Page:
Free Markets, Free People

Economic releases for 1 Sep 11

Today’s economic stats releases show weakness in the economy remains, as the numbers are lackluster, overall.

Retail sales are reported by chain stores today, and they’re looking a bit weak. Some stores blamed Hurricane Irene for lower sales results than in July, though others point to a generally tough economic environment for shoppers.

Initial claims for unemployment fell to 409,000, but the the four-week average is worse at 410,250 which is up for the second week in a row and compares to 408,250 at the end of July. The Verizon strike caused a bit of a bump over the last two weeks, which is now smoothing out, so we’ll get a better idea of the trend in the next few weeks. Overall, though, the trend looks fairly flat, which is disappointing.

The revision to Productivity and Labor Costs indicate that productivity fell by -0.7% while unit labor costs rose 3.3% in the second quarter. The revisions show that the economy is still weak, and hiring is probably not an attractive option for firms.

The Bloomberg Consumer Comfort Index for the August 27 week slipped to -49.1 from the last report of -47.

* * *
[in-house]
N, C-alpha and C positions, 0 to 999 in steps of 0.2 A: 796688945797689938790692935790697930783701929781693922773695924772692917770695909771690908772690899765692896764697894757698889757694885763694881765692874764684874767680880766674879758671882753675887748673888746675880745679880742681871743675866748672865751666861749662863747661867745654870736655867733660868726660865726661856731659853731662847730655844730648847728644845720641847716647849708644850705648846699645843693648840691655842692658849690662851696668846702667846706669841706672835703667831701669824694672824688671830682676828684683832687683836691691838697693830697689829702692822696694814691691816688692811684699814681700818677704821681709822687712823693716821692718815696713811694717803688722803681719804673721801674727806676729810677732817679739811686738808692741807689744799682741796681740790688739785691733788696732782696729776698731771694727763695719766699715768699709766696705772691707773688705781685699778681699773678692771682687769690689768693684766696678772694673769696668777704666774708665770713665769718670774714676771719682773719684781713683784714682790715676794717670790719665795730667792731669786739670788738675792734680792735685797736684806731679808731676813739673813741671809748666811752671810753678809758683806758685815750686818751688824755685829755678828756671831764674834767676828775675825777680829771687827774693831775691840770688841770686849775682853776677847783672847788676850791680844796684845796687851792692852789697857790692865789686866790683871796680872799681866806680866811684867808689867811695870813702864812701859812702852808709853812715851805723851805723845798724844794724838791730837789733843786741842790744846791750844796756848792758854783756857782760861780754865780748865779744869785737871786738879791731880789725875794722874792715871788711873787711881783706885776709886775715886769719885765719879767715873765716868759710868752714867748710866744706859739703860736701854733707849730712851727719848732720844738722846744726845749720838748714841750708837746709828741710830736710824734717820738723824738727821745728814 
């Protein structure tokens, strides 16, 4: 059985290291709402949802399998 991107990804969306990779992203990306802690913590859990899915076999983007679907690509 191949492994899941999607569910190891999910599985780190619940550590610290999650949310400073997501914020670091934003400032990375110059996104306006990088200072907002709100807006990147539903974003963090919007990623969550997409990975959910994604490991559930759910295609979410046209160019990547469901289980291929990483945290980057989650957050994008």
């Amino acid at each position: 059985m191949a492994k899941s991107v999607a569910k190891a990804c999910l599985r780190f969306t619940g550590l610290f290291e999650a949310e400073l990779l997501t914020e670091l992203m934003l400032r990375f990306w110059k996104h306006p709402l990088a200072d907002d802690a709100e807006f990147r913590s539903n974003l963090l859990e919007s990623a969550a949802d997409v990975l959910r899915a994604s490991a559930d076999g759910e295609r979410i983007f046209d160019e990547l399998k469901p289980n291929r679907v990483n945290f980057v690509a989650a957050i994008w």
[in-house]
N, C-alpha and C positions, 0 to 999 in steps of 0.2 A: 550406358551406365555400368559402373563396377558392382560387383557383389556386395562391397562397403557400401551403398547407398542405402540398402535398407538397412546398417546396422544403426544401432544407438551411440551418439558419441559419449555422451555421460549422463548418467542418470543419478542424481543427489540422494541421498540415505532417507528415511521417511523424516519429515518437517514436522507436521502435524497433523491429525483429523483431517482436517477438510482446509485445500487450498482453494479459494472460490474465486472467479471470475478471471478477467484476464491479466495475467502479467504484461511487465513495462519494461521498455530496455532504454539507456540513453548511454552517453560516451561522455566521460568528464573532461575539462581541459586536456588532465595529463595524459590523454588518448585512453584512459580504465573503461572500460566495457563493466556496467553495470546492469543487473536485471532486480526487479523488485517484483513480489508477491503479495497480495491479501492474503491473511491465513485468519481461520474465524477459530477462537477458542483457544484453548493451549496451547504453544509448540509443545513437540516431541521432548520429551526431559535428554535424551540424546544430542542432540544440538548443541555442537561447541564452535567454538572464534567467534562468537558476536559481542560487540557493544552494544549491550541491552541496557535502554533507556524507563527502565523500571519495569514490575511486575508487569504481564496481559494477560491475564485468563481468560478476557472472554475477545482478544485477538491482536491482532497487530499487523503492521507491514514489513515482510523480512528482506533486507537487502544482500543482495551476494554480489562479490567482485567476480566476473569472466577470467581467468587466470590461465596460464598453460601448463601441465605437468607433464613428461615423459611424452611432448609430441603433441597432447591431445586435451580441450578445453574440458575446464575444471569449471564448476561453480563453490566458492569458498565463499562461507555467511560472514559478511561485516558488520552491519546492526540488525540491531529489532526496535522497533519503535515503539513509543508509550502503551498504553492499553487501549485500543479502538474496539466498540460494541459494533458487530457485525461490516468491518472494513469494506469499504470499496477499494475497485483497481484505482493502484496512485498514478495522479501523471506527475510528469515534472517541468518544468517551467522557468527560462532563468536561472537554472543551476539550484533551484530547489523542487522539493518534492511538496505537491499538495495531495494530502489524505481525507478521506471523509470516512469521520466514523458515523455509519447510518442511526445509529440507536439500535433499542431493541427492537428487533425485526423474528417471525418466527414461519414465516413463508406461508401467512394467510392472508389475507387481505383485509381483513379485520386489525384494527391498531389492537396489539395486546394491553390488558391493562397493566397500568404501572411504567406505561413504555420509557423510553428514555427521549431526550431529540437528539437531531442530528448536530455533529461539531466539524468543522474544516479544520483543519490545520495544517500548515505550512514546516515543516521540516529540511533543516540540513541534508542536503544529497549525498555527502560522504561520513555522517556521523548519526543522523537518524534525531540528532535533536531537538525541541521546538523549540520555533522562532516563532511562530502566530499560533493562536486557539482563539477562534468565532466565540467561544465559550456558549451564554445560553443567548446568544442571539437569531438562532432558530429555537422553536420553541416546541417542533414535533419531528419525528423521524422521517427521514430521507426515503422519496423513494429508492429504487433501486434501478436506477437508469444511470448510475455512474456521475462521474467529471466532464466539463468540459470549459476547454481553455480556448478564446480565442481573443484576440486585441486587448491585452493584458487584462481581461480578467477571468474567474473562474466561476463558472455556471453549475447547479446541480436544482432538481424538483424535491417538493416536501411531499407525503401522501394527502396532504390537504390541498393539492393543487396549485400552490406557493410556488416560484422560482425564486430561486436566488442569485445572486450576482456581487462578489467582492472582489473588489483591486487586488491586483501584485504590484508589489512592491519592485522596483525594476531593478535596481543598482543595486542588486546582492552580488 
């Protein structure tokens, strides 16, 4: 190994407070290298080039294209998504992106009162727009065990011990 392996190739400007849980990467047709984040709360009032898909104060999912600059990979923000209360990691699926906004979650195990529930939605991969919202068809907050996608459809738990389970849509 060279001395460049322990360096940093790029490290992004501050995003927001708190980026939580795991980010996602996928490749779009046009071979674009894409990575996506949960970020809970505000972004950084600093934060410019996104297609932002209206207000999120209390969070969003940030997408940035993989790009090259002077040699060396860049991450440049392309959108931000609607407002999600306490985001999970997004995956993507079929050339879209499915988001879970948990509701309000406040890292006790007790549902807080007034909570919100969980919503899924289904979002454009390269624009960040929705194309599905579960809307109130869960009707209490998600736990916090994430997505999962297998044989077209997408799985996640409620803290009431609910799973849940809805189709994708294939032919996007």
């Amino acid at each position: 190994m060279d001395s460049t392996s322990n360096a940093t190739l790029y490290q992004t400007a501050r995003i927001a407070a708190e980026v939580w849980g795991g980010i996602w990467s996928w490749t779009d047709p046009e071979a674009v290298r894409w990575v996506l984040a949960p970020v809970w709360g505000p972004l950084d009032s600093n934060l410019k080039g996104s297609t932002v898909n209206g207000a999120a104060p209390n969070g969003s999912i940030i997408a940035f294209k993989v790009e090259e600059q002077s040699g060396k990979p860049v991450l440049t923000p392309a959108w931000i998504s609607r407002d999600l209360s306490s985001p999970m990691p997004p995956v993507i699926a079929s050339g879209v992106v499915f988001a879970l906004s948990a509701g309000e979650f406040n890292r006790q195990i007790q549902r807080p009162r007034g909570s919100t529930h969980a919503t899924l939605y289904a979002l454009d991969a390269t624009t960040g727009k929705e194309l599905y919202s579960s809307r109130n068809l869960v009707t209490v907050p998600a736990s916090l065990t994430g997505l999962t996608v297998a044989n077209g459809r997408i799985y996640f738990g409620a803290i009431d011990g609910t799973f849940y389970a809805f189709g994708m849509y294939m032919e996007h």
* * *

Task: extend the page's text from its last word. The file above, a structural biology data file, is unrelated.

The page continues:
The ISM Manufacturing Index declined very slightly to 50.6 from last month’s 50.9. A reading above 50 generally indicates an economic expansion, but a reading of less than 51 isn’t much of an expansion.

Construction Spending in July fell -1.3%, and is down -4.7% from last August. Last month’s spending, however, was revised sharply upwards from an increase of 0.2% to 1.6%. The overall trend is upwards, too, compared to monthly losses of –17% in 2009.

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Dale Franks
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One Response to Economic releases for 1 Sep 11

  • It looks like we are going sideways, or slowly sliding into a shallow double dip.
    The scary thing is that there are so many kegs of gunpowder lying around, e.g. the Euro, sovereign debt, China bubble, bank weakness, that its almost assured one of them will go off at some point and that will force a deep recession. Japan could dawdle along by itself, but the whole world is in trouble now.